A dispute over a loved one's will generally begins long before the family member dies. Often, old feuds and long-held grudges surface in the emotion of someone's death and the disclosure of the contents of the will. In many cases, the beneficiaries settle out of court or those who bring the dispute decide it is not worth the time and money to go through probate litigation. However, if enough is at stake, interested parties may take the matter as far as it can go to obtain their goals.
Contesting a will is a right reserved for only certain people related to the deceased. These people are known as heirs-at-law because the law entitles them to an inheritance if the deceased left no will. In Ohio and most other states, this includes the surviving spouse and children but may extend to grandchildren and others in some circumstances.
In addition to limiting the heirs who can contest the will, the law restricts the reasons why one can bring a probate dispute to court. For example, the contestant must believe the will is not valid for one of several reasons, including that the deceased did not have the mental capacity to understand what he or she was doing in signing the will. Other reasons why a will may be invalid include if it was signed under duress, was fraudulent or does not have the proper witness signatures.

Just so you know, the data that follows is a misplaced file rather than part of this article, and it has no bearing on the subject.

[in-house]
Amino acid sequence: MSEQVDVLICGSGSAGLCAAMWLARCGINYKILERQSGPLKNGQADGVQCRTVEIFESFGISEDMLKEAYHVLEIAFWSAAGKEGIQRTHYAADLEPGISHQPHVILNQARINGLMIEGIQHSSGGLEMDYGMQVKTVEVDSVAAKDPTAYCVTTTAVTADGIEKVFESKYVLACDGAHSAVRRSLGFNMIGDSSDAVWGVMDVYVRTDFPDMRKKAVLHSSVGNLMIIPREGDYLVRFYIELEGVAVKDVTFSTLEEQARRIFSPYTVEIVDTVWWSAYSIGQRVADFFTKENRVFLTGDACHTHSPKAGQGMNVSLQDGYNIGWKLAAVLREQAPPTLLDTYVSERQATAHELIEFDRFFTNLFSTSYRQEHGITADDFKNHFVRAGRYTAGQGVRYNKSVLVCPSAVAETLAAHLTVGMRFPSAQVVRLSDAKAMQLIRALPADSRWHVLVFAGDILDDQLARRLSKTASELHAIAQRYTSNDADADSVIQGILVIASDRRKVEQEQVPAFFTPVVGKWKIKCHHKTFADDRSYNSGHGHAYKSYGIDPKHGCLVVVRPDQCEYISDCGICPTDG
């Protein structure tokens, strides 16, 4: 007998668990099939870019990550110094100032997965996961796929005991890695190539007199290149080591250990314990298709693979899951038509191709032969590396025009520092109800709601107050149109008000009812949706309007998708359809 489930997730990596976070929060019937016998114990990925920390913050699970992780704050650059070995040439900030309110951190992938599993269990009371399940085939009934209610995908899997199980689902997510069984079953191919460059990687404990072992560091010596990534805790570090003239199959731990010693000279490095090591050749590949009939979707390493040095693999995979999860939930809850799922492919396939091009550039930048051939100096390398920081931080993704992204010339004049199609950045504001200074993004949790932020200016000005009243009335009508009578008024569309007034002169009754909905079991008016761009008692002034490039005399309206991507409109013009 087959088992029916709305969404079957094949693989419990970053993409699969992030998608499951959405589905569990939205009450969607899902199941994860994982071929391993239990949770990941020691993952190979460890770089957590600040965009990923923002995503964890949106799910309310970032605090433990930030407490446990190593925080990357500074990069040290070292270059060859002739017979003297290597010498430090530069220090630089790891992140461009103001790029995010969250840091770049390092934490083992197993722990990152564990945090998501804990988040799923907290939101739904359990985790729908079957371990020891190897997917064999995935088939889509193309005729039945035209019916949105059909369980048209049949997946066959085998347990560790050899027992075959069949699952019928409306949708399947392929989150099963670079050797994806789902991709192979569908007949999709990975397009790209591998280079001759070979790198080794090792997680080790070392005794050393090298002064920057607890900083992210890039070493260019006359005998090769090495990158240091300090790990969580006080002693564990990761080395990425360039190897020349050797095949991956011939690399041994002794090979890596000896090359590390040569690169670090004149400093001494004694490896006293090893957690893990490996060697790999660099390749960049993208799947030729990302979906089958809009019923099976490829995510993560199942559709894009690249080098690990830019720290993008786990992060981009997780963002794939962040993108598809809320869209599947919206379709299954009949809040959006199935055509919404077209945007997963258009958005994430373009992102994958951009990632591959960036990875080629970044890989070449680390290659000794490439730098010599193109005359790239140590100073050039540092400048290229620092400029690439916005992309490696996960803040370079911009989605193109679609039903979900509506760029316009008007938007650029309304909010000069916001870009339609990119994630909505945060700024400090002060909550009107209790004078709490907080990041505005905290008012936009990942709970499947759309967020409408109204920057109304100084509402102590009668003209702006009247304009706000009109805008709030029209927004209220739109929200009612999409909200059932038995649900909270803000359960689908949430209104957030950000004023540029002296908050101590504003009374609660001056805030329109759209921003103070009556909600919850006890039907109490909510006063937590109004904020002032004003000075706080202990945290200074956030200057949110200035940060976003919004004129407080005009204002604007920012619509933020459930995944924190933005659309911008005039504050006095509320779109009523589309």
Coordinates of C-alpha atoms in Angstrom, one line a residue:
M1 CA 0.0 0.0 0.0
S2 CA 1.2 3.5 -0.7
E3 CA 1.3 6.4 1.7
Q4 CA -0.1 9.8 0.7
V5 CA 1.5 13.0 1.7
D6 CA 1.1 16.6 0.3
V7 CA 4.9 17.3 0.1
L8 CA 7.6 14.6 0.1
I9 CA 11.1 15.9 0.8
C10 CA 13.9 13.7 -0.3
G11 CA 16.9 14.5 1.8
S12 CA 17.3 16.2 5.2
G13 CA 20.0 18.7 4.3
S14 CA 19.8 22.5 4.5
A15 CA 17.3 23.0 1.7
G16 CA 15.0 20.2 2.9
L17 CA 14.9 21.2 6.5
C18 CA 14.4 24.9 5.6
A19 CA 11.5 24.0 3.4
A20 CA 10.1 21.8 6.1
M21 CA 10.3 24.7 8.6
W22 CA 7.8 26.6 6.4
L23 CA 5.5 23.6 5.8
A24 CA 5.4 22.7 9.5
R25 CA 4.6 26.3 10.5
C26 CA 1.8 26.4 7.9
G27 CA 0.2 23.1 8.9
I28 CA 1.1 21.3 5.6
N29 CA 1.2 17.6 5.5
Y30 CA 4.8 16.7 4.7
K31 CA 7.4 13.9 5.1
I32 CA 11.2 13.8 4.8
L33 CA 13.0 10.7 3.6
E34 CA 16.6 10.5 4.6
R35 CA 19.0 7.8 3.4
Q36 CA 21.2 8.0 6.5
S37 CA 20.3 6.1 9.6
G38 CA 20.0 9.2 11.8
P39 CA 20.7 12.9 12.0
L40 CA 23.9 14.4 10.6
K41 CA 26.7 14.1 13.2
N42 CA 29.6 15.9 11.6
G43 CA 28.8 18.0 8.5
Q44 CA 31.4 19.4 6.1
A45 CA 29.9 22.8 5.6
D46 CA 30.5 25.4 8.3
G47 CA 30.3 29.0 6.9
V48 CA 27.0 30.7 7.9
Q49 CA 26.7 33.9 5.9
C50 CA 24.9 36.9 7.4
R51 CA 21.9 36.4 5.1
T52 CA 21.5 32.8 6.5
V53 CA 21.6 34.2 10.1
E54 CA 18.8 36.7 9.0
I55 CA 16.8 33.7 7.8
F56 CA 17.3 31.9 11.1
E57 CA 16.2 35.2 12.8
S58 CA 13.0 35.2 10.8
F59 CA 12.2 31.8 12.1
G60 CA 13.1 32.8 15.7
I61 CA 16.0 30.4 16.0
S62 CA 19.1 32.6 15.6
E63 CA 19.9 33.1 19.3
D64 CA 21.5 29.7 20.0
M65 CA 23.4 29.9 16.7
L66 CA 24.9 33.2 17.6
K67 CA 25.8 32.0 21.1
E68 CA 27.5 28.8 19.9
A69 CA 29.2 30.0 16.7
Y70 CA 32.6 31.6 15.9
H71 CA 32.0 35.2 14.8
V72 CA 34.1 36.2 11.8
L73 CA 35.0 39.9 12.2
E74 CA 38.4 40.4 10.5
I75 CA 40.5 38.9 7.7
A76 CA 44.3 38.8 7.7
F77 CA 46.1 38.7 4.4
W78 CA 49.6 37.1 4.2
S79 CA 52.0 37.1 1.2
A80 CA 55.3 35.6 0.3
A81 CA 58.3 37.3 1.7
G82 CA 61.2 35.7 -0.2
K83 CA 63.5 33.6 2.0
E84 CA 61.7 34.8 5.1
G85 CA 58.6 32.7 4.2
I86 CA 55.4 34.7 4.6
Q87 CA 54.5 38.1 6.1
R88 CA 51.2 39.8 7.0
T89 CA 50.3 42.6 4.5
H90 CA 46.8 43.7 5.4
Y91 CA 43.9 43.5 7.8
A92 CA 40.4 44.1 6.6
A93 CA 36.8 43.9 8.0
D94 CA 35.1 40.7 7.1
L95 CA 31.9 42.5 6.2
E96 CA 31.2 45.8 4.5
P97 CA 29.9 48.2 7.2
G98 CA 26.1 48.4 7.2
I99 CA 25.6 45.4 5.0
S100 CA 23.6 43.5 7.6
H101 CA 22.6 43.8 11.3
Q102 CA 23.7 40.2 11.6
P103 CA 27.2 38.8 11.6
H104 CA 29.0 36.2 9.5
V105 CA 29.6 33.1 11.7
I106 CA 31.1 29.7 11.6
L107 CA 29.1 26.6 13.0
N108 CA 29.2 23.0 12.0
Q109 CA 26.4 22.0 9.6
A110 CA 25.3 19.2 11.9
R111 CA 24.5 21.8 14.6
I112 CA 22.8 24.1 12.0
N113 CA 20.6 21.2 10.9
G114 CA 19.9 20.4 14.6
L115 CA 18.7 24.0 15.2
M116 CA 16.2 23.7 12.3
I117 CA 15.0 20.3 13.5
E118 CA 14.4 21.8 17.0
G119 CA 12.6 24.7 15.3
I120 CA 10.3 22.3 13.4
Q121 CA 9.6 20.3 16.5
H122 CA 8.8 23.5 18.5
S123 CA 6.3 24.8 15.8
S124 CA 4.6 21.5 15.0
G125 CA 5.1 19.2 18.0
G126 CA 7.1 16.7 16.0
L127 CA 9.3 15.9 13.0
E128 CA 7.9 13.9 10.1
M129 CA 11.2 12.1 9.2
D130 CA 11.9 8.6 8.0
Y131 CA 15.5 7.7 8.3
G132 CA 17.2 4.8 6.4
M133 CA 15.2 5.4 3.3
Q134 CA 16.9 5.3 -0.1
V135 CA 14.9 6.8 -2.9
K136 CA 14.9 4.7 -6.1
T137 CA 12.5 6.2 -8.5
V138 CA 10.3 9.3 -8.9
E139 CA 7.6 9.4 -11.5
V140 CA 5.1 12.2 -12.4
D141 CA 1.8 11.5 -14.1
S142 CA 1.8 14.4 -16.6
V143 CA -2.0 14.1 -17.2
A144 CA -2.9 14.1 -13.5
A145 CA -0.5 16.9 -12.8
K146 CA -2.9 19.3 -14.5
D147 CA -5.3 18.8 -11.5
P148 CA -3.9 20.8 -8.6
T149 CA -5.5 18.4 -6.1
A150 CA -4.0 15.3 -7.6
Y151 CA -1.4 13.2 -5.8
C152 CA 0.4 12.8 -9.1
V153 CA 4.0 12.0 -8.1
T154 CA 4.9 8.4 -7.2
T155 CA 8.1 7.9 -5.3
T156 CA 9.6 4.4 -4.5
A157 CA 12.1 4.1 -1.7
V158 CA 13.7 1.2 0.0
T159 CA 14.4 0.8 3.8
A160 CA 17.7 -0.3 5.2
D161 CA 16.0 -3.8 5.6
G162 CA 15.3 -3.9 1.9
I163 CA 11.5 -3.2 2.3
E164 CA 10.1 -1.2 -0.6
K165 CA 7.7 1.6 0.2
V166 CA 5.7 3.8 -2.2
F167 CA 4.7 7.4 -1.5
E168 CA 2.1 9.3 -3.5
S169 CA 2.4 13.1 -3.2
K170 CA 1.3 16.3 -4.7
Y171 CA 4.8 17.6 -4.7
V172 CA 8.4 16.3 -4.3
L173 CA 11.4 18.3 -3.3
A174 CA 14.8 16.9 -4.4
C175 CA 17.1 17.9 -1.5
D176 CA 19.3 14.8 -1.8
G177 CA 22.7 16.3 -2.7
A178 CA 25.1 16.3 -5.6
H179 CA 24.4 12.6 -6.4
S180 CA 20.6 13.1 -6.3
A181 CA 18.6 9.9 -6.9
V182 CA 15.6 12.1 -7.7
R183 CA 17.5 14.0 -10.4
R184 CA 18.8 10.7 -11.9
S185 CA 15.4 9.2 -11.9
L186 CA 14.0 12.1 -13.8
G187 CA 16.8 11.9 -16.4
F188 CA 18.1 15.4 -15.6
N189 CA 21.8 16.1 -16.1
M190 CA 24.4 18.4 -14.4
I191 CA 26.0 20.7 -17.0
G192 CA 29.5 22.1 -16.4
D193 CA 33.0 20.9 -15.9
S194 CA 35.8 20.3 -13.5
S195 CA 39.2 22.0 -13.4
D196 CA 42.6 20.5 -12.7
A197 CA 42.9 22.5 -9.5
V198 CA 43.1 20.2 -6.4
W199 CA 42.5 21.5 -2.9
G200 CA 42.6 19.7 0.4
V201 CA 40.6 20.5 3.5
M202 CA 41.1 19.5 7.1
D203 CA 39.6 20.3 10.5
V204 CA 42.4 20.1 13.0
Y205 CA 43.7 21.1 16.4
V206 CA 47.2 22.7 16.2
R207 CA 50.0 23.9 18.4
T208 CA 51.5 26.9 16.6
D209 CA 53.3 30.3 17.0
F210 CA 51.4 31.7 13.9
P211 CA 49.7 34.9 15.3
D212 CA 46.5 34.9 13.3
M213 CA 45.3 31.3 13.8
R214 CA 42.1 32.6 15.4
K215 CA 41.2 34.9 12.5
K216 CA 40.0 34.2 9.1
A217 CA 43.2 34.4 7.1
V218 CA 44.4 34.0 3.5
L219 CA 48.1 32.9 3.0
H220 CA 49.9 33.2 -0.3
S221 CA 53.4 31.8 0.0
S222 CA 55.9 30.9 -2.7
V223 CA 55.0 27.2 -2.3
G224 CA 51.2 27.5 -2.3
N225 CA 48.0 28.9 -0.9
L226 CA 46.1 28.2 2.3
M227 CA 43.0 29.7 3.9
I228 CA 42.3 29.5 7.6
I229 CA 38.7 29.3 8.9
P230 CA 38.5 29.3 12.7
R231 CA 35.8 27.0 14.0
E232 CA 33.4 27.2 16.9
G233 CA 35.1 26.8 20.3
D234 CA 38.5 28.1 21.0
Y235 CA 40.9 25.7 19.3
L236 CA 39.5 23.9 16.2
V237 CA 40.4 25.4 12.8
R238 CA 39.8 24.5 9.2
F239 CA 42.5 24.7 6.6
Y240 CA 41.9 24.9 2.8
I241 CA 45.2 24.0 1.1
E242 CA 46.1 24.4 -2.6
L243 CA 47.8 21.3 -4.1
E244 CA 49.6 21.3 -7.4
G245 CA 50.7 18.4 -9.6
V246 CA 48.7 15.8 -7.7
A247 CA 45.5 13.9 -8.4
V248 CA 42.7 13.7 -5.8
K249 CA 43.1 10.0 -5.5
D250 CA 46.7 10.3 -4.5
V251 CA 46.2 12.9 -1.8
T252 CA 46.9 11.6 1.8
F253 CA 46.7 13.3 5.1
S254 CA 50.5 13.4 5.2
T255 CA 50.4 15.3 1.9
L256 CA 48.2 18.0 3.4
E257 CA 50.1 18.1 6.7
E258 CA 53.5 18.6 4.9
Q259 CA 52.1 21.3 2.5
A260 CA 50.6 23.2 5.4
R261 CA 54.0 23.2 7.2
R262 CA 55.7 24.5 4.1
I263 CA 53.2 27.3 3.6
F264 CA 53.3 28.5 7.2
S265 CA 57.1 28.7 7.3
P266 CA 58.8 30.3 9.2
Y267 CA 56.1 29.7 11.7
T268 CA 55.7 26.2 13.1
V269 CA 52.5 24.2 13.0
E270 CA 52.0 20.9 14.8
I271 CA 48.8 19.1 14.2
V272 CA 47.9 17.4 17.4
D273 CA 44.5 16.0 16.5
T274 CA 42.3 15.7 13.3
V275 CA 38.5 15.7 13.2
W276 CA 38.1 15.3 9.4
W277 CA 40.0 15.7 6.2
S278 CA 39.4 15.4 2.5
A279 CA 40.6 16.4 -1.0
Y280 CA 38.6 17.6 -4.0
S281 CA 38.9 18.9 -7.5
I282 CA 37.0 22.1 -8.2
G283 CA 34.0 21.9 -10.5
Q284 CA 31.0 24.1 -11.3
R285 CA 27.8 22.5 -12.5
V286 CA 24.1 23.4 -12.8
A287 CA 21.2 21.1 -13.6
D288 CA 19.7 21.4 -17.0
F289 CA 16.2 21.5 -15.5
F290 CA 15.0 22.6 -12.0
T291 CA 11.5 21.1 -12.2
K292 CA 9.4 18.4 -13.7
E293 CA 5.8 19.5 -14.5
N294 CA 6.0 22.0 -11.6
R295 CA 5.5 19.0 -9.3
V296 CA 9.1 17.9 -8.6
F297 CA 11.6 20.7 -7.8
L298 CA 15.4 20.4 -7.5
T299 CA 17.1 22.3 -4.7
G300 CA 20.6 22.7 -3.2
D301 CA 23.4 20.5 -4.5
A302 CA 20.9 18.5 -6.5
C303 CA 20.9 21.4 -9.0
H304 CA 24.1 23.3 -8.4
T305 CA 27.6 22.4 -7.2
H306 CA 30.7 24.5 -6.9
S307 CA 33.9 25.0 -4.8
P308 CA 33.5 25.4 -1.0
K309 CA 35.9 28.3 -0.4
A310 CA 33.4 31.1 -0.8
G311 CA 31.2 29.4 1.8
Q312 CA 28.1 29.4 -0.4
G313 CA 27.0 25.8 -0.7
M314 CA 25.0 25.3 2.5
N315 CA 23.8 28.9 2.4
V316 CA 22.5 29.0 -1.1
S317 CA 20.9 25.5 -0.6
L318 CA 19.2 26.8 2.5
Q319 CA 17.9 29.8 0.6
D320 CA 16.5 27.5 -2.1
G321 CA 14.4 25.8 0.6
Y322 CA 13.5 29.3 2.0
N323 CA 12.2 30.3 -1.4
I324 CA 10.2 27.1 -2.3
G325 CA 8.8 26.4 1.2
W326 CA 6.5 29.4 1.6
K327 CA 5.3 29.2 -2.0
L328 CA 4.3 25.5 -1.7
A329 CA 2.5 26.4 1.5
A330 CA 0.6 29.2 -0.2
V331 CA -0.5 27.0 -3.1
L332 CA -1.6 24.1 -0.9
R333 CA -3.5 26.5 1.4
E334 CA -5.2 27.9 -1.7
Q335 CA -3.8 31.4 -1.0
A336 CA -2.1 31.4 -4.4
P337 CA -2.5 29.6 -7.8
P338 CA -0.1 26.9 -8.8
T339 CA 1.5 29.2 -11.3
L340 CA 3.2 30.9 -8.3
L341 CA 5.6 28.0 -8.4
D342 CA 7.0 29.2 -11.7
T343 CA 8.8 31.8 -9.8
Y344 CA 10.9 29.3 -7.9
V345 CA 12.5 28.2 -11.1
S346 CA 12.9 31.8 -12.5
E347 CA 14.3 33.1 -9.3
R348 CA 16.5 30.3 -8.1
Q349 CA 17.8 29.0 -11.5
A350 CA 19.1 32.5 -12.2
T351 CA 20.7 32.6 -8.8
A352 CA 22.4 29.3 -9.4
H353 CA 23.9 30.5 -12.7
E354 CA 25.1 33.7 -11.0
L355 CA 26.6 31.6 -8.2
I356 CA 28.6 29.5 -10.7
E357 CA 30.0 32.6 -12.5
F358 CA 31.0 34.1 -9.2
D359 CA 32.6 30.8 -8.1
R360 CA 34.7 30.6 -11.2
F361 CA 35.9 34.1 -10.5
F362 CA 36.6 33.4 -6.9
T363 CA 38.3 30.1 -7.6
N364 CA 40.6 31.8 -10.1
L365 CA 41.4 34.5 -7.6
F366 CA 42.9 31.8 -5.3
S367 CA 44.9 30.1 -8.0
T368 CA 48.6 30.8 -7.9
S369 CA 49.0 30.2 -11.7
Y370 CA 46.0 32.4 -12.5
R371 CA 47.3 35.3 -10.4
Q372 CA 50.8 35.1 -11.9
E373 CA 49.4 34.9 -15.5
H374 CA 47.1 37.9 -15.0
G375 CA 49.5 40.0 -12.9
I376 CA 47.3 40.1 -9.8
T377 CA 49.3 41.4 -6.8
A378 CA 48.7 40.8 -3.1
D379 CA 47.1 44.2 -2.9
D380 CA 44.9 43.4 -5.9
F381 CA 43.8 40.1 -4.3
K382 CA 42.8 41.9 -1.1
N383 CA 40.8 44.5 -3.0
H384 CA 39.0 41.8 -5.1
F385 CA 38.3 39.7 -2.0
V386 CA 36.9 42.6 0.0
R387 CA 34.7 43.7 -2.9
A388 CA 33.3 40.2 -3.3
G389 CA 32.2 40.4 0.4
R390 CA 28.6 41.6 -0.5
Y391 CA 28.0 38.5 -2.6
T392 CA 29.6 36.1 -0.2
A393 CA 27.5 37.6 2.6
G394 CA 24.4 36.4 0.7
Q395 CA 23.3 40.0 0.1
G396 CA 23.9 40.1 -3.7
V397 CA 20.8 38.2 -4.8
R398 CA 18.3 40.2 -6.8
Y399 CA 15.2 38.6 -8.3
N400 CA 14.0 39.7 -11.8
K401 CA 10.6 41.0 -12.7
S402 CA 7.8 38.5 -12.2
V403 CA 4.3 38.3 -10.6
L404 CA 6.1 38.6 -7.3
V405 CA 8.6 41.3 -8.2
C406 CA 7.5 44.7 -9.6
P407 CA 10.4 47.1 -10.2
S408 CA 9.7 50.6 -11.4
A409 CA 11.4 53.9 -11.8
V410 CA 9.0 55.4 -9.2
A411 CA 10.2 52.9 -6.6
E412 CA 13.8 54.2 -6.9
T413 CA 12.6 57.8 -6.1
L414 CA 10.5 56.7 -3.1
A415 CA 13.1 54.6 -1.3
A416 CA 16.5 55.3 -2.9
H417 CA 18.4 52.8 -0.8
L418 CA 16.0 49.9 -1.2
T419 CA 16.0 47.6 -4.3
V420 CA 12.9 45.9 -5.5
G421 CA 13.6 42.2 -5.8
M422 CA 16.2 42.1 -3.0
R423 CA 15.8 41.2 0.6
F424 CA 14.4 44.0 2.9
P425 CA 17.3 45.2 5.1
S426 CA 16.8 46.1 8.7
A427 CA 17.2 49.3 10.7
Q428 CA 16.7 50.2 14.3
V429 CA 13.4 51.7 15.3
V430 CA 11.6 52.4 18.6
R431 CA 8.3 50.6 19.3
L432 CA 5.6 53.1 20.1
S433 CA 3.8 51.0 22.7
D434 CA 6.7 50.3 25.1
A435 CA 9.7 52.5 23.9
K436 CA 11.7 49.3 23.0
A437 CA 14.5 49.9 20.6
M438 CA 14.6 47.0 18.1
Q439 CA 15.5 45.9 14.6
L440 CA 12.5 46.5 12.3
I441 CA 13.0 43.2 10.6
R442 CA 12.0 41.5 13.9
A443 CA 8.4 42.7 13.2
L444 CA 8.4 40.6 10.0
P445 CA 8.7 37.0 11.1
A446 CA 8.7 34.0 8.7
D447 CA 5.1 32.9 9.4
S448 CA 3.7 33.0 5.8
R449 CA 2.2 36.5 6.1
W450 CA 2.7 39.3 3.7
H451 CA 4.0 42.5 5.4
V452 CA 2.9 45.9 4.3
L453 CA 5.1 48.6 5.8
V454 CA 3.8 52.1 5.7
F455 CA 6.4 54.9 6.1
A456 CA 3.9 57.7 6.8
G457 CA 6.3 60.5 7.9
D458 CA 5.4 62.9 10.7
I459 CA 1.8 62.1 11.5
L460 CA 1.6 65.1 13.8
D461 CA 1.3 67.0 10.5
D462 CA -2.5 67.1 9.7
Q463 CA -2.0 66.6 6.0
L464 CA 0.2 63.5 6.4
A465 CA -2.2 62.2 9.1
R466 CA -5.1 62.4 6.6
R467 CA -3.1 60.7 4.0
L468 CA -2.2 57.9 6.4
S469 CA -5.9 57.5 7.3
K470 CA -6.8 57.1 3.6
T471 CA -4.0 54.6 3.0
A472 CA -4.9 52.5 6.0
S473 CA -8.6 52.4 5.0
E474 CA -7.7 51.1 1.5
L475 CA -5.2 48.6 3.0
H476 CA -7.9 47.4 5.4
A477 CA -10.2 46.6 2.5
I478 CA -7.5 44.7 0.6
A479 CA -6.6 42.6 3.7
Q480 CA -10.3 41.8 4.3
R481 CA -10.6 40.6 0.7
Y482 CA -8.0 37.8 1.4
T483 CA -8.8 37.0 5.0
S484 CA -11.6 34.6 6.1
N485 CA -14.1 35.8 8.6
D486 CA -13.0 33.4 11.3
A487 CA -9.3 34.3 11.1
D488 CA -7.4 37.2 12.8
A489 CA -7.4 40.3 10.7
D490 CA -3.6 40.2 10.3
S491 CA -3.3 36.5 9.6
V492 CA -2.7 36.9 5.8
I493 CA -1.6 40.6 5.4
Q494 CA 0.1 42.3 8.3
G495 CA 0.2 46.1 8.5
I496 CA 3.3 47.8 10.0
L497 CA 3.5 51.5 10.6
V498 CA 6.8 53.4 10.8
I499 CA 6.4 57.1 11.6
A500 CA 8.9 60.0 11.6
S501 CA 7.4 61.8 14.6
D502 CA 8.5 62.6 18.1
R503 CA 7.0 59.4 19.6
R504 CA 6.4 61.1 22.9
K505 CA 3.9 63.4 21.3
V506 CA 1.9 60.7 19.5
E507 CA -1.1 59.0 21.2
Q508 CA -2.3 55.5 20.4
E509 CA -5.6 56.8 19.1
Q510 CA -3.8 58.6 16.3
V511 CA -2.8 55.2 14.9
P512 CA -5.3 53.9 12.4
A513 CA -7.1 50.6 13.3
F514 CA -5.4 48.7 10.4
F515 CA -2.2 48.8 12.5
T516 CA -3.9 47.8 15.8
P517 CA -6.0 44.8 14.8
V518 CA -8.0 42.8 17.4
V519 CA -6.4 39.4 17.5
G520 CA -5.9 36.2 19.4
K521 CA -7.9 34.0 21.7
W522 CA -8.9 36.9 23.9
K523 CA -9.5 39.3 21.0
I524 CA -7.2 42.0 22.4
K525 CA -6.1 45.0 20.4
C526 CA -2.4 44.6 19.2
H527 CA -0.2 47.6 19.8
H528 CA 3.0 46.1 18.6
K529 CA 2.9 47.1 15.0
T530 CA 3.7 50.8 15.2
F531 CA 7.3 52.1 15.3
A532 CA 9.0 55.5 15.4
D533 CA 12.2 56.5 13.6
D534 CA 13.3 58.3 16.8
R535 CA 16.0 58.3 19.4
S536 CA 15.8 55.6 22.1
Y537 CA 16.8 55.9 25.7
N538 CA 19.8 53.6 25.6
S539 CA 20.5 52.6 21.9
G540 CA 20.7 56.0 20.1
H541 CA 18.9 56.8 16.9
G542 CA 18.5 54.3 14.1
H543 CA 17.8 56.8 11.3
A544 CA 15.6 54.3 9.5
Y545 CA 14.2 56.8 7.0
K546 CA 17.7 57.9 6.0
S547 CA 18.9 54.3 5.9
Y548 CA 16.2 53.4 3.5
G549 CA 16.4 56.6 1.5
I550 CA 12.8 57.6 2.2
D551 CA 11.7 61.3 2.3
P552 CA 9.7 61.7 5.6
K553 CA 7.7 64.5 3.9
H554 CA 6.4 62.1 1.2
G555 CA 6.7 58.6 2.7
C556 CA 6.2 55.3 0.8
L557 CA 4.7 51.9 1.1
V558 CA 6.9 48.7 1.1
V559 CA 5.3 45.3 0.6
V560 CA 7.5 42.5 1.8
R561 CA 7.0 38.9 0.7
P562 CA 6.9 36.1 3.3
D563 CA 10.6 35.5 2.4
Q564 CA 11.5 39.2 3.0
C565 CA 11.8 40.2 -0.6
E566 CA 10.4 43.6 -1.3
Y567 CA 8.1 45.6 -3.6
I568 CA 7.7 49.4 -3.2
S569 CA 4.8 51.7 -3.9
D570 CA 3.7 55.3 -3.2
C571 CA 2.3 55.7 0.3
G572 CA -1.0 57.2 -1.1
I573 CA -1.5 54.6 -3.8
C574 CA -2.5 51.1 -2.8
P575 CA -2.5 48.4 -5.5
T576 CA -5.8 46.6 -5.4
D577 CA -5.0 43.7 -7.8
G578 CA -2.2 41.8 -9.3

Contesting a will is a complex and often stressful undertaking, but it may be worth it to someone who stands to gain or lose a great deal. To mount a successful probate litigation, one will have the burden to prove the terms of the will should not be upheld. An experienced probate attorney can prove advantageous to anyone in Ohio seeking to contest a loved one's will.